When most people hear the label Generation –X they think of a hopeless generation of youth that have given into the pressures of the world. I would like you to think of the X as the Greek symbol for “Chi” which is used as a symbol for Christ. In this decade the youth involved in the Christianity has grown significantly. Youth are responding to the church in ways that the past generation did not. Where mom and dad embraced the tumultuous sixties their children have taken hold of Christianity. The youth organizations that promote the Protestant doctrine have seen the youth membership grow by 50% since 1990. Catholic Churches have witnessed their youth involvement double in the last decade. The youth are coming from all walks of life, backgrounds and income levels. Although the majority seems to be whites, the number of young blacks involved in Christianity has become notable.
An example of this movement is at the First Baptist Fellowship Church in Pine Bluff, where aggressive steps have been taken to introduce the youth to the teachings of Christianity. Youth pastor Chris Meyer says that in the past seven years the inrolment of the youth has grown from around Fifty to over two hundred as of February 1999. Meyer says “ The membership in our youth program began to explode in such a short time that the church didn’t have a place big enough to hold them.” Of the two hundred or so young people (ages 14-24) 25% of them come from Pine Bluff’s low income black population. Most of the black children came to the church by way of the Light House, a old bakery in the middle of the black majority neighborhoods that the Church set up to counsel people in the poor part of town. Meyer says “ kids began to hang around the center and that’s when we began trying to get them involved in the fun activities that the church youth were getting into, they brought their friends and the youth program grew.” Meyer also pointed out that a good number of the youth are involved in the church even though their parents don’t attend church at all.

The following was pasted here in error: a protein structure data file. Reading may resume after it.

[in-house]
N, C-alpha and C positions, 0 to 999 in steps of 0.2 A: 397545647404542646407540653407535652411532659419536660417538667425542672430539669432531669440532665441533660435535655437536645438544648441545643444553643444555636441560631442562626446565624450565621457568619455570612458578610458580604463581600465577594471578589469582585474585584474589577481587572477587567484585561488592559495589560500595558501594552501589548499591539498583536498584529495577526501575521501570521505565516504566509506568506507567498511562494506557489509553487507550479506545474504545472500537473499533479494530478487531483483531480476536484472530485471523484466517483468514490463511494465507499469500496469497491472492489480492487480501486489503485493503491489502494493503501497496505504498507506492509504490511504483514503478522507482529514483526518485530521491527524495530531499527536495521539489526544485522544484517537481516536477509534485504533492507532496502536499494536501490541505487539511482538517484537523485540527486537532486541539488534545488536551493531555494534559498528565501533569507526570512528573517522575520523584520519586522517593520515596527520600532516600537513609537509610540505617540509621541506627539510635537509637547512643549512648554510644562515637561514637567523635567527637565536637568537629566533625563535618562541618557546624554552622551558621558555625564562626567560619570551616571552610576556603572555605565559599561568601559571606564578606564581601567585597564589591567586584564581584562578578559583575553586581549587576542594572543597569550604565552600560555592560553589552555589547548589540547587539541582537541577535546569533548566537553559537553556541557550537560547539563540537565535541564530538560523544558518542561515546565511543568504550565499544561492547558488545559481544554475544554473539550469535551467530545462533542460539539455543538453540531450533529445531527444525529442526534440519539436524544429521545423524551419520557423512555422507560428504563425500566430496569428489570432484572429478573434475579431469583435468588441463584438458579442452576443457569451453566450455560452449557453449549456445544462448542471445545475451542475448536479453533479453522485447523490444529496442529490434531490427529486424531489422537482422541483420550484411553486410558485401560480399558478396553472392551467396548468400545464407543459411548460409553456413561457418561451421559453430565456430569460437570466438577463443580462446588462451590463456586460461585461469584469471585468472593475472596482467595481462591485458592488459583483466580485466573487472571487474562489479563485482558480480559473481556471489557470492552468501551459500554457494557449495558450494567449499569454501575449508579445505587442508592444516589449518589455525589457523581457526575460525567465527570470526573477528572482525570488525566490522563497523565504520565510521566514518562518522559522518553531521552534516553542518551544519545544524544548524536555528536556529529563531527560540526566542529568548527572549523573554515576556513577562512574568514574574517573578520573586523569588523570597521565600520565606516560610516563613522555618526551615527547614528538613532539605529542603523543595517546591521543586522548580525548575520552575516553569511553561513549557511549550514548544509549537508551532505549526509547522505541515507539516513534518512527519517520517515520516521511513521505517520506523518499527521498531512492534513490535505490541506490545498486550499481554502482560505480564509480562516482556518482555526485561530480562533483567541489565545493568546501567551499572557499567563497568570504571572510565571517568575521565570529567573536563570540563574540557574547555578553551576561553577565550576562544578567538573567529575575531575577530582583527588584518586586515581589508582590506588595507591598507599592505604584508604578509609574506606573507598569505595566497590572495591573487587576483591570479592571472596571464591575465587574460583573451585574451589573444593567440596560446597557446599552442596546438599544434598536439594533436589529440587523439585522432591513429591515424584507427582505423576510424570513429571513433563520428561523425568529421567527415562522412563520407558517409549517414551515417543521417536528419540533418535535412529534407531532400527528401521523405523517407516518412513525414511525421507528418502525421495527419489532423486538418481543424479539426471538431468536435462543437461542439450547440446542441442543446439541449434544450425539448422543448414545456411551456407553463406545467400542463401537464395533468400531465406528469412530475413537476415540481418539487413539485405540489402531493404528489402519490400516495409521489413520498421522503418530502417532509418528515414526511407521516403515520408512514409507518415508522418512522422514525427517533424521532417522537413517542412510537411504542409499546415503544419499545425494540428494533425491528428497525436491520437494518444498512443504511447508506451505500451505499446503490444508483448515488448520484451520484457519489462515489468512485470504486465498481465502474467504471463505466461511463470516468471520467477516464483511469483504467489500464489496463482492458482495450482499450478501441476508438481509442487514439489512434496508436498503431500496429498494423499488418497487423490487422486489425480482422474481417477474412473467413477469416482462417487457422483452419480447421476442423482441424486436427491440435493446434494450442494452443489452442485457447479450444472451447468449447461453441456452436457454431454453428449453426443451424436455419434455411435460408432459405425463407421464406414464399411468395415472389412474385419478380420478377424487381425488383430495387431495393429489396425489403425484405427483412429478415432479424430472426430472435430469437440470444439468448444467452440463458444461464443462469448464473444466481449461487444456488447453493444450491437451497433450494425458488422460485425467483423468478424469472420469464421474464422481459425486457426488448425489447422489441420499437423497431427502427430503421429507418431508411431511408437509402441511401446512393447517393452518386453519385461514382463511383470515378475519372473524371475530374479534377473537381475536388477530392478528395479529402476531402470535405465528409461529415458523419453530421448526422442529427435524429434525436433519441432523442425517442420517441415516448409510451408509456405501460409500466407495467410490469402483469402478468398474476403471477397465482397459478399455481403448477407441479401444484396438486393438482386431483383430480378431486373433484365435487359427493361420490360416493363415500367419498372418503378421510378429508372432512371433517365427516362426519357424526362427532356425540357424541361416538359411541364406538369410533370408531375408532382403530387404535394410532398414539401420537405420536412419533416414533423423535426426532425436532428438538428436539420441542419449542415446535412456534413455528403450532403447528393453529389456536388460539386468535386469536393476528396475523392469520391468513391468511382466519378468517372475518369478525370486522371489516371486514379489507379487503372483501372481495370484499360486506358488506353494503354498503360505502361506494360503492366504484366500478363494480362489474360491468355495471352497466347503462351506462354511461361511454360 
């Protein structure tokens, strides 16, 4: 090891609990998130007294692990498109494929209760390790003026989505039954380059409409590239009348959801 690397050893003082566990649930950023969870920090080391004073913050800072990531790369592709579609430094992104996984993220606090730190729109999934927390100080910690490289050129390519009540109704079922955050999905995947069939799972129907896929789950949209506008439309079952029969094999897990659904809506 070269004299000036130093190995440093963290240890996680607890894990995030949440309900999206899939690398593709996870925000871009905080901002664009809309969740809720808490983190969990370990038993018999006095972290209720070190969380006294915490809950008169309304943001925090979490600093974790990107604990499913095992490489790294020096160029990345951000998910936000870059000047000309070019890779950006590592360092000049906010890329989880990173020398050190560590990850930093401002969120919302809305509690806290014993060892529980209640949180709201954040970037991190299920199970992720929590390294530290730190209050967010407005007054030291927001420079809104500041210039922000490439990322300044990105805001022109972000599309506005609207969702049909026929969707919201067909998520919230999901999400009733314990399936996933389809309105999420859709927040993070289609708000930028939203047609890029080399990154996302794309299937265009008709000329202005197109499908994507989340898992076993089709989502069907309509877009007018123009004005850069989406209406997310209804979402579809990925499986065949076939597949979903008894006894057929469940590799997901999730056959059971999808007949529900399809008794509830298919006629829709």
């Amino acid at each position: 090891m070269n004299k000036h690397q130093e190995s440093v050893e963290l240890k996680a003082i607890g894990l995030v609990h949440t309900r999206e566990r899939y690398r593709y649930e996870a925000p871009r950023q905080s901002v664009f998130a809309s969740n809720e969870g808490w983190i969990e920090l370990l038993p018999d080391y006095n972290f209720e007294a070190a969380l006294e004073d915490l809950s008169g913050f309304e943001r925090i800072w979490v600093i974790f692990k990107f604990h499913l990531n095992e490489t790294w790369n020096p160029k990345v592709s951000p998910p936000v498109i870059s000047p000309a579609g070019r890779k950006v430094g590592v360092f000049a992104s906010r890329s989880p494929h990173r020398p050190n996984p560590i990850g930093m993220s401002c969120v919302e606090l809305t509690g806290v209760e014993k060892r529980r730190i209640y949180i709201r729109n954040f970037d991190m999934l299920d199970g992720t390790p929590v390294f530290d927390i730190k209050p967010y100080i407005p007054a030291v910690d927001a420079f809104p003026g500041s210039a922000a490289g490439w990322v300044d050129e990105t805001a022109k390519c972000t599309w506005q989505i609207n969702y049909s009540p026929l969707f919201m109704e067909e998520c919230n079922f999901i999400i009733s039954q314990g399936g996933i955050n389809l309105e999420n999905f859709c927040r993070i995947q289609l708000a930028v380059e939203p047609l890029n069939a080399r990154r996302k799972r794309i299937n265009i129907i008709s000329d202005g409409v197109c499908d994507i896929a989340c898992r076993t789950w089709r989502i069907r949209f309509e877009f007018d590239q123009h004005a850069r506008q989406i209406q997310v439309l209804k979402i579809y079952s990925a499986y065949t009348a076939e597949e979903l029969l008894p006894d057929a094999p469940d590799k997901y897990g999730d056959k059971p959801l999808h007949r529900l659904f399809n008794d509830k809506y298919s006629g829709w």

Why are the youth being drawn in great numbers to the Christian faith? Could it be the sense of belonging that they are after? Has the culture that they have grown up in made it important to belong to a group? What makes the youth of the nineties different from their predecessors? It’s not like all of these kids come from disadvantaged or broken homes. Many of them are well-adjusted middle-class kids that don't need to be attached to something out side of themselves to be validated or excepted. The one thing that they all seem to have in common is that they have been raised in a much more complex social atmosphere than past youngsters. They have spent more time in front of a television than any other generation. They have been labeled a generation without a cause. Their energy has been sapped by endless hours of Nintendo and the constant race to stay on the cutting edge of fashion. They become consumers at...